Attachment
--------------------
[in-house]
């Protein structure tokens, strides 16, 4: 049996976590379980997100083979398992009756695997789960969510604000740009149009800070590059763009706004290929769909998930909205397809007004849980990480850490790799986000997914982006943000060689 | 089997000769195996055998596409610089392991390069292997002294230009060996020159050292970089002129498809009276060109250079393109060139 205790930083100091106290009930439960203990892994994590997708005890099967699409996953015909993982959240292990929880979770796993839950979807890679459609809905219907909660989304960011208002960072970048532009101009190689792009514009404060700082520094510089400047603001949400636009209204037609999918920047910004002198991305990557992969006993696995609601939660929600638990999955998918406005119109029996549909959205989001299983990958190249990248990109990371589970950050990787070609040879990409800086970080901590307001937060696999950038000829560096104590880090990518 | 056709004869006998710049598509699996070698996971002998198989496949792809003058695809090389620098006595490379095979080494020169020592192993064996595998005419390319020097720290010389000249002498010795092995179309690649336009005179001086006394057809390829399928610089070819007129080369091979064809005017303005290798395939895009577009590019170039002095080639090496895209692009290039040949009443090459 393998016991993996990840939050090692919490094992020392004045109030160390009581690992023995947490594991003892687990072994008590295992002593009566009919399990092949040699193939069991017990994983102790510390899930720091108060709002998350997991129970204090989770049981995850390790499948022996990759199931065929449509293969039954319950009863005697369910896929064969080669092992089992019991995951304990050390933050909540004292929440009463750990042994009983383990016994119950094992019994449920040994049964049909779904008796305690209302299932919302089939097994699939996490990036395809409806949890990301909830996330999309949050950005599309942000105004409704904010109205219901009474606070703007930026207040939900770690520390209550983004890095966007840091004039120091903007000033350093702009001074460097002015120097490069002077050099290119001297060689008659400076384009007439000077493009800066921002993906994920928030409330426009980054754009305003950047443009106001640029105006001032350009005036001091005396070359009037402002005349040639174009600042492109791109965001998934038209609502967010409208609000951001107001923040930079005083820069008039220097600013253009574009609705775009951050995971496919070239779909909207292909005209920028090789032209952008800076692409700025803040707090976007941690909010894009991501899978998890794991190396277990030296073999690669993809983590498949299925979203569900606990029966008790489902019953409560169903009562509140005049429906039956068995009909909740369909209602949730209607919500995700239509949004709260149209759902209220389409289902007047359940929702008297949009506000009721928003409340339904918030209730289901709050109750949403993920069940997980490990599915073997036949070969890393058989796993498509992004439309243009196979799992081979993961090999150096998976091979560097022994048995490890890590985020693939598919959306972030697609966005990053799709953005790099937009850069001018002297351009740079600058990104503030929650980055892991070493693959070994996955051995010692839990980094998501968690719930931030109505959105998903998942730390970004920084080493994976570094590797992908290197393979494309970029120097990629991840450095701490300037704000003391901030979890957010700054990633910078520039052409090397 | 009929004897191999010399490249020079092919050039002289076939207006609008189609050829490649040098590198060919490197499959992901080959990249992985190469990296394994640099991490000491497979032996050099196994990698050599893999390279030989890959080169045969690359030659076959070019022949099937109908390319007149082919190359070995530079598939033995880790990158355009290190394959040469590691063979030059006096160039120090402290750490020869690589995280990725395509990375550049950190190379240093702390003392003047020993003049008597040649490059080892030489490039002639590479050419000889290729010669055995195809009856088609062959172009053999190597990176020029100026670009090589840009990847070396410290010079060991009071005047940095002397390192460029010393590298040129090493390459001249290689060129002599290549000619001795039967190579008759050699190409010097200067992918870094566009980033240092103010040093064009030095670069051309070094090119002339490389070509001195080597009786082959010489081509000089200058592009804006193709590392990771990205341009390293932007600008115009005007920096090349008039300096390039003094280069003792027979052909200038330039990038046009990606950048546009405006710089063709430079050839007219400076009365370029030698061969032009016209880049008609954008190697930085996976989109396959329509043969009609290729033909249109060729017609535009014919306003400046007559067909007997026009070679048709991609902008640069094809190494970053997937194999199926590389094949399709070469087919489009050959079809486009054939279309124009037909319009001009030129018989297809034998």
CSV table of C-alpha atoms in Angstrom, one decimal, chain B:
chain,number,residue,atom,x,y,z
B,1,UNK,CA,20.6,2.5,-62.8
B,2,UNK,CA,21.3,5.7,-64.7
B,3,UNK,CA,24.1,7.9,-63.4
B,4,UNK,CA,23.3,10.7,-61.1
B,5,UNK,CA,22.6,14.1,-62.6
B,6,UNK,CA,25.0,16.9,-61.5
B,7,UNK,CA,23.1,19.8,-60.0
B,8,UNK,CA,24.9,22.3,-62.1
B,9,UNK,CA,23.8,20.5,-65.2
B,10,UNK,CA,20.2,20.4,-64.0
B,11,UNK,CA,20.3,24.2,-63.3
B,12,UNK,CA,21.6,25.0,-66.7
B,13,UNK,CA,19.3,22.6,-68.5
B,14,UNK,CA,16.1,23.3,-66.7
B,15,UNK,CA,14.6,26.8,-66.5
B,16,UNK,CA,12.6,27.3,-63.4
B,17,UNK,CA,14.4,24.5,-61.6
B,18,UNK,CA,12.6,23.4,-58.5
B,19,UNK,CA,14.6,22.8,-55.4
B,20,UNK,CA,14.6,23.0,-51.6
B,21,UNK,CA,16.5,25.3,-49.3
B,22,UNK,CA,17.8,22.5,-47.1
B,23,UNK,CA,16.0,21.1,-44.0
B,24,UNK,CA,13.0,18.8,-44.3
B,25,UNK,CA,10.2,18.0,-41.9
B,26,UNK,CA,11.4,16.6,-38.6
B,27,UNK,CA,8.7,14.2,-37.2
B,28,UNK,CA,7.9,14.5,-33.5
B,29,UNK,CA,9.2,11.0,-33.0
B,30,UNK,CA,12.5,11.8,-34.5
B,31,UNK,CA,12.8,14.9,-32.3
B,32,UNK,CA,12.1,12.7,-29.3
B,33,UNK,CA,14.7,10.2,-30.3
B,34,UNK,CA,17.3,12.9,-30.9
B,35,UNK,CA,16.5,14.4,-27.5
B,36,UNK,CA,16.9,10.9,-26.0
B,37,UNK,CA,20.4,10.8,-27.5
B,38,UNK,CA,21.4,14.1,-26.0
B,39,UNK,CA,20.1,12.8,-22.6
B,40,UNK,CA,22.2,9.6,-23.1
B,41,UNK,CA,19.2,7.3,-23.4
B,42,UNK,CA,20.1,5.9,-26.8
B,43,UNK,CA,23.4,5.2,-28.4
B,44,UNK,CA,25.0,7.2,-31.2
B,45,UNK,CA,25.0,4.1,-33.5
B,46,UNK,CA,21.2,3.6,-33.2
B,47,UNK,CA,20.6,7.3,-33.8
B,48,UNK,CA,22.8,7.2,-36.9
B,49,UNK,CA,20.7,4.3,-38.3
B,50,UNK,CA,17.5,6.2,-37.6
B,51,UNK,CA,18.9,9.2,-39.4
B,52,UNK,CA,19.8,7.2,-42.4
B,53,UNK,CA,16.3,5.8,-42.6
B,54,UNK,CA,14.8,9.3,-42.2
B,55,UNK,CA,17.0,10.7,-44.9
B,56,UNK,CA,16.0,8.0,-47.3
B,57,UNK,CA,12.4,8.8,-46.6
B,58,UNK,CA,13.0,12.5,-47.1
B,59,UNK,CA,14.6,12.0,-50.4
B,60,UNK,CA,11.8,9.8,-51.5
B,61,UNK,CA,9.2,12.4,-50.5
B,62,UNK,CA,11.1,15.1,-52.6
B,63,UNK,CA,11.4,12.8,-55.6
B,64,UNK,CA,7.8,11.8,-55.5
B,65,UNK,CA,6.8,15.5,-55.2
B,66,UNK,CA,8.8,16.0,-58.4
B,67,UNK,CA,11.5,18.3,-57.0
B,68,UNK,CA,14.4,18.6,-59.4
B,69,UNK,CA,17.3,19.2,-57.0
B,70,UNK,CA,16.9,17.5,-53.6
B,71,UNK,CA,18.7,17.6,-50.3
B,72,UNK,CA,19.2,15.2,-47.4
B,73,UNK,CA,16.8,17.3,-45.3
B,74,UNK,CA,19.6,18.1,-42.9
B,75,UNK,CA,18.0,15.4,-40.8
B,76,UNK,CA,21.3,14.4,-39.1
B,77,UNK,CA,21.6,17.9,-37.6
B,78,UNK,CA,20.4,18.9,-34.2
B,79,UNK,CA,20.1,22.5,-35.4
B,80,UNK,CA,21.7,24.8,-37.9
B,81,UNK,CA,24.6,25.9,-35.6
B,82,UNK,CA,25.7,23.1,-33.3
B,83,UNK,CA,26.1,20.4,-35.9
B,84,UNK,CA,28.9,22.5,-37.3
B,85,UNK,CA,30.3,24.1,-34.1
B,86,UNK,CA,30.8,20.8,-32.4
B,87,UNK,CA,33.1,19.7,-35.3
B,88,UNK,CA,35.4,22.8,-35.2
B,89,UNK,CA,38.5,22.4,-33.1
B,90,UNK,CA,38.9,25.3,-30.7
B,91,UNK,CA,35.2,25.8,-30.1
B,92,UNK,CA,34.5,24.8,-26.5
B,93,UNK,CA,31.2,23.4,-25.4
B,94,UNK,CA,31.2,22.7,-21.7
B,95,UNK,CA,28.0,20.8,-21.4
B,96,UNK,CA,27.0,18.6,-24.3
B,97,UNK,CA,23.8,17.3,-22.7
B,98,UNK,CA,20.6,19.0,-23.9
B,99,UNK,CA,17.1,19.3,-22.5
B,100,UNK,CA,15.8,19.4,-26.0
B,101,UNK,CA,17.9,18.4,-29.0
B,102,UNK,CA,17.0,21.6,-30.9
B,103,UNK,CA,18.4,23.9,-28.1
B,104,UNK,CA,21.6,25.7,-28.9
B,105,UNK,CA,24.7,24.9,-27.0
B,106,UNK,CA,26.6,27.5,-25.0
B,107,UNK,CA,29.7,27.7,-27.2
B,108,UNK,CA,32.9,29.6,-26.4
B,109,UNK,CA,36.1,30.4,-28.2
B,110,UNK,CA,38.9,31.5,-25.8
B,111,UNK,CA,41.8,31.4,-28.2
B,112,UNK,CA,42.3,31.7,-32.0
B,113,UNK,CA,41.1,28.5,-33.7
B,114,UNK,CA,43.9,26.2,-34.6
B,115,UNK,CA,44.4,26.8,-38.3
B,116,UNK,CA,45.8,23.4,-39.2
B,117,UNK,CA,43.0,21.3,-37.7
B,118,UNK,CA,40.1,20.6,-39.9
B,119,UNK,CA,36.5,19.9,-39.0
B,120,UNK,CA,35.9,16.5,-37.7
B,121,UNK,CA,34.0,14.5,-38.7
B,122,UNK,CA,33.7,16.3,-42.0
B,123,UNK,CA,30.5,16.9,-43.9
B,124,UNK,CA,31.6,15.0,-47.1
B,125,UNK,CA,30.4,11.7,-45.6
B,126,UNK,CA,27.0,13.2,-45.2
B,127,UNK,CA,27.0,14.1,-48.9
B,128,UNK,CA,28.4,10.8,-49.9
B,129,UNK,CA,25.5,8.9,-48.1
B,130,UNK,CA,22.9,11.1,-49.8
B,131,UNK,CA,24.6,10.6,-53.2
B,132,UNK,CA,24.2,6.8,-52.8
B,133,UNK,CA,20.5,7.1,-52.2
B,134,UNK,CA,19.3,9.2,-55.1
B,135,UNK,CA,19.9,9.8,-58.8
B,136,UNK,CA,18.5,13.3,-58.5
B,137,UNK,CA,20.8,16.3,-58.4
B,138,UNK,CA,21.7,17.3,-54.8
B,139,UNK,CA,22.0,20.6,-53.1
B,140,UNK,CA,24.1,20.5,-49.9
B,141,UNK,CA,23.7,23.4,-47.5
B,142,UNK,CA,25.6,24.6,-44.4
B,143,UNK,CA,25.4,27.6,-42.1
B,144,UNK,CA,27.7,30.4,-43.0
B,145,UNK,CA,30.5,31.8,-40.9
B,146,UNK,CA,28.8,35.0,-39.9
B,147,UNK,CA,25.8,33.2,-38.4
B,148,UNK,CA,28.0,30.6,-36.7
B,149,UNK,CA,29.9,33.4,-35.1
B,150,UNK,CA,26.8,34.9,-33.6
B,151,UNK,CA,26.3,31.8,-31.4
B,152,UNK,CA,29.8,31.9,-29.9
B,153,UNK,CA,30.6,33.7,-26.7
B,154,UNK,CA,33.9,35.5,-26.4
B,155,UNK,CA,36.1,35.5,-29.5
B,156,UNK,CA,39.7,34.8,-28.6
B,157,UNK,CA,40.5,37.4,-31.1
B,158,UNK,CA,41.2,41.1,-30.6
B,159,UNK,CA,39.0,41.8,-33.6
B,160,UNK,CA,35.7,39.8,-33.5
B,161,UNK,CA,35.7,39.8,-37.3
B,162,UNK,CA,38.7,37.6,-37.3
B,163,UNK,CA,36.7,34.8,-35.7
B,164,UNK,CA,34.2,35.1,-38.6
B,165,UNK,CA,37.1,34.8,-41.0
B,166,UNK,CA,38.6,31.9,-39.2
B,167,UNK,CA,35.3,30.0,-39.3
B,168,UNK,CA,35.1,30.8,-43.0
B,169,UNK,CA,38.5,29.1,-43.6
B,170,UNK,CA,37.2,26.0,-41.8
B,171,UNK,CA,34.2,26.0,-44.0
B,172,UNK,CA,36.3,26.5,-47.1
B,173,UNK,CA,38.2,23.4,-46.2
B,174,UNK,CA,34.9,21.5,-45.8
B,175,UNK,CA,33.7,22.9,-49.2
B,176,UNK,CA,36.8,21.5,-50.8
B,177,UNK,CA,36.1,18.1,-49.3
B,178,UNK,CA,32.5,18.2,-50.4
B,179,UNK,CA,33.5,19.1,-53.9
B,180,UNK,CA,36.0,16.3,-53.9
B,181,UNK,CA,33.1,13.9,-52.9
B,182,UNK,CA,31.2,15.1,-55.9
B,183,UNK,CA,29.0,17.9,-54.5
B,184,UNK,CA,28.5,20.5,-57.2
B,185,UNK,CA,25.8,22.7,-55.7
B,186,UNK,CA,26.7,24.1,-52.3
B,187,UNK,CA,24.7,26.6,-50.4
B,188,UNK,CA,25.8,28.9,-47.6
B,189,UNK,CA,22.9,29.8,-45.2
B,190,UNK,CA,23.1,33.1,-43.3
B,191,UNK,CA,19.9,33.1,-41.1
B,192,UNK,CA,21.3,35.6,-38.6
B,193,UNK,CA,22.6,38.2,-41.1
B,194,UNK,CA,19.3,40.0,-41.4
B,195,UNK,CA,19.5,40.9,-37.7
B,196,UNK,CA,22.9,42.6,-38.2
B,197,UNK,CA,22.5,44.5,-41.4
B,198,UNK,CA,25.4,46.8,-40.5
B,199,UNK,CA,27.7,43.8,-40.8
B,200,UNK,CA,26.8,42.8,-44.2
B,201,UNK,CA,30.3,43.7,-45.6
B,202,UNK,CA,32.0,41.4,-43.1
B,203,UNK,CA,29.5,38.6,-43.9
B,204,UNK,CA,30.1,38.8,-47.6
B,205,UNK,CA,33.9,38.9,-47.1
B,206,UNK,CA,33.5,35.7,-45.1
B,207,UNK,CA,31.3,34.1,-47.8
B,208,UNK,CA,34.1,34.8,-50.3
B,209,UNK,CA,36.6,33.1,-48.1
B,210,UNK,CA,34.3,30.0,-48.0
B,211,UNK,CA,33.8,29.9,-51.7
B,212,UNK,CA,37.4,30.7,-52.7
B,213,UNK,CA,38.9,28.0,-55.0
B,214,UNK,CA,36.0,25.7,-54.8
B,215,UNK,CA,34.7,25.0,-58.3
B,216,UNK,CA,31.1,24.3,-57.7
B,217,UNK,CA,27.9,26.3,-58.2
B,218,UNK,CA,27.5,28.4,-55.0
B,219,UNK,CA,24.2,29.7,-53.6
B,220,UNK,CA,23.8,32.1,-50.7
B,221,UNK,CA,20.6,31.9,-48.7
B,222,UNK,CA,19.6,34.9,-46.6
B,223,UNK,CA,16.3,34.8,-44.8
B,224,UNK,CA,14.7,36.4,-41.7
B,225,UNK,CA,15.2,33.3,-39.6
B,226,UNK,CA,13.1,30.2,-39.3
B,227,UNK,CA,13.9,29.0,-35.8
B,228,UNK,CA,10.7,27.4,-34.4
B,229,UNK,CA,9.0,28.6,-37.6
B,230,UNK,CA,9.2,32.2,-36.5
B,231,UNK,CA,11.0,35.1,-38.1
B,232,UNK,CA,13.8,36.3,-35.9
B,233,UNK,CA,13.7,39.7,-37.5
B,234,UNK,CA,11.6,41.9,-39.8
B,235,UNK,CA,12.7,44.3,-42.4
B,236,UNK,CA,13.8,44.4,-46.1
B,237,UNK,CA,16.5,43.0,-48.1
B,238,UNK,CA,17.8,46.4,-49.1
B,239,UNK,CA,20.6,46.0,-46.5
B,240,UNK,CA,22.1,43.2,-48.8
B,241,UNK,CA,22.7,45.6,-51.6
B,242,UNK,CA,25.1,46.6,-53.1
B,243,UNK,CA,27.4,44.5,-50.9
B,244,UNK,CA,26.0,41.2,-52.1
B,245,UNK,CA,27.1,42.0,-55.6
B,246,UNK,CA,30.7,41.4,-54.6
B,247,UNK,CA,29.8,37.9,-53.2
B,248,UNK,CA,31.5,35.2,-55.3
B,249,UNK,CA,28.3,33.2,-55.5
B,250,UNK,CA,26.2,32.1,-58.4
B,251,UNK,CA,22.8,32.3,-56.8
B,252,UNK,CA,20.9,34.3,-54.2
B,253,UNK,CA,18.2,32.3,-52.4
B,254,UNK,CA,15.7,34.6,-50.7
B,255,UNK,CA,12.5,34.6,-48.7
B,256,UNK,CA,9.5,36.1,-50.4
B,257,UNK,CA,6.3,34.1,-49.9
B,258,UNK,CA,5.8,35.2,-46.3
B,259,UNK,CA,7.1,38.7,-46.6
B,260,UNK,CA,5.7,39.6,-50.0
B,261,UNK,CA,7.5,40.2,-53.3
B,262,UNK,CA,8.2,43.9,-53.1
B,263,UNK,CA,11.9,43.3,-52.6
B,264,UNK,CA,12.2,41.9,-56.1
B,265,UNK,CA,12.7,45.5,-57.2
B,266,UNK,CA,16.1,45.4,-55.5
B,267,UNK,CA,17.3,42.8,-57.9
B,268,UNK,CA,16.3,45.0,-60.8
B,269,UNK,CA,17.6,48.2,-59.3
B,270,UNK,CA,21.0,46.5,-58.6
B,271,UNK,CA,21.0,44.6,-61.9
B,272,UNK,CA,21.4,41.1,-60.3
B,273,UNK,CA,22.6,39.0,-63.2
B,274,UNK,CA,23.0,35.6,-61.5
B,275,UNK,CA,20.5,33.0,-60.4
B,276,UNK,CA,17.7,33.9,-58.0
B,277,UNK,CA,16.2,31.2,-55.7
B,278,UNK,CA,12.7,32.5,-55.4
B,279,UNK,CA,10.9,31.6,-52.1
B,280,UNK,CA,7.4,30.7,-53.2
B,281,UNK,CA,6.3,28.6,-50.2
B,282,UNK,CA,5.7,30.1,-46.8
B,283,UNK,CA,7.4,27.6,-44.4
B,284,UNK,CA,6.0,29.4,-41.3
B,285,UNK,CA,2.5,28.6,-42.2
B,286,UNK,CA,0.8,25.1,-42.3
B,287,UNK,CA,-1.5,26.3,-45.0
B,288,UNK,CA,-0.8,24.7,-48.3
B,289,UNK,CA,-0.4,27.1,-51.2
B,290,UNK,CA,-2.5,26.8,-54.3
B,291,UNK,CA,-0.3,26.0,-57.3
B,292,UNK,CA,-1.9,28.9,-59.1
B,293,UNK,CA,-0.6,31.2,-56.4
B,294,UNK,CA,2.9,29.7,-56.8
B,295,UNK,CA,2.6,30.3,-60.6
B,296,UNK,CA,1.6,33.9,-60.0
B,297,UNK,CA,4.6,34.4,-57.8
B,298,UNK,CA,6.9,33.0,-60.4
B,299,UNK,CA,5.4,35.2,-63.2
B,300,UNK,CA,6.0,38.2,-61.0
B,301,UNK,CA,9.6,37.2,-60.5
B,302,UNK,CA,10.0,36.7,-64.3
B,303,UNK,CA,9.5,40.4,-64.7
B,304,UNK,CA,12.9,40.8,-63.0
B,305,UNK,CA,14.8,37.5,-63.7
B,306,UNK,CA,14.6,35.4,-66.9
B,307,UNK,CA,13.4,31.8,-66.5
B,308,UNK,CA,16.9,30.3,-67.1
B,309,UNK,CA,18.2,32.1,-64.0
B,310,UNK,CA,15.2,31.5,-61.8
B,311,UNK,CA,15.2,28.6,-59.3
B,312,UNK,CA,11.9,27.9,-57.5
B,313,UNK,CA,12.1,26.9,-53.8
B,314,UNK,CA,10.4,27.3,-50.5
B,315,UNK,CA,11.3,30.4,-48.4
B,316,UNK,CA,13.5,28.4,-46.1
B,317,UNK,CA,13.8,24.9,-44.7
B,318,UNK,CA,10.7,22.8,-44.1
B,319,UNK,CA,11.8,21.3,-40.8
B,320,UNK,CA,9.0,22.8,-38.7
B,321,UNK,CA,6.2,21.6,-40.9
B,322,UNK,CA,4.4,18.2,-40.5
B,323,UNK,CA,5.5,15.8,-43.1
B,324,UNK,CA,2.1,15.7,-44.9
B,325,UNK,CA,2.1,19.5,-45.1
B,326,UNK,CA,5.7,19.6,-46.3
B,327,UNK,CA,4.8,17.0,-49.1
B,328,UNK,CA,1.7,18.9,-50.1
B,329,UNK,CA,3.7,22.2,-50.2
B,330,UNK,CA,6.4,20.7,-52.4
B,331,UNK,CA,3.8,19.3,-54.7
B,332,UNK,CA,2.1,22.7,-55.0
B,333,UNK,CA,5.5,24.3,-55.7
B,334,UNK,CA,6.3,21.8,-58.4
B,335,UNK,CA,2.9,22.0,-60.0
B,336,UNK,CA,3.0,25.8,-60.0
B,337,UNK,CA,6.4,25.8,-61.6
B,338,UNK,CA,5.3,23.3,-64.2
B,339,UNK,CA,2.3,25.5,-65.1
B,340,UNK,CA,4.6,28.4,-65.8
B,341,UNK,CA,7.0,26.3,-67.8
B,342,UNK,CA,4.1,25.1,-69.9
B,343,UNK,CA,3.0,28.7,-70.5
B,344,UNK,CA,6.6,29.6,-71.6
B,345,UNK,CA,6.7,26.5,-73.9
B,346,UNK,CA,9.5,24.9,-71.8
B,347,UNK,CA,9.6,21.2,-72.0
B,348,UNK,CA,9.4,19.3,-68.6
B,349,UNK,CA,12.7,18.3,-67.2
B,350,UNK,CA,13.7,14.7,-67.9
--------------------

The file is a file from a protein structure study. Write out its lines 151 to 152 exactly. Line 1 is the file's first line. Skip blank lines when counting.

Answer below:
B,147,UNK,CA,25.8,33.2,-38.4
B,148,UNK,CA,28.0,30.6,-36.7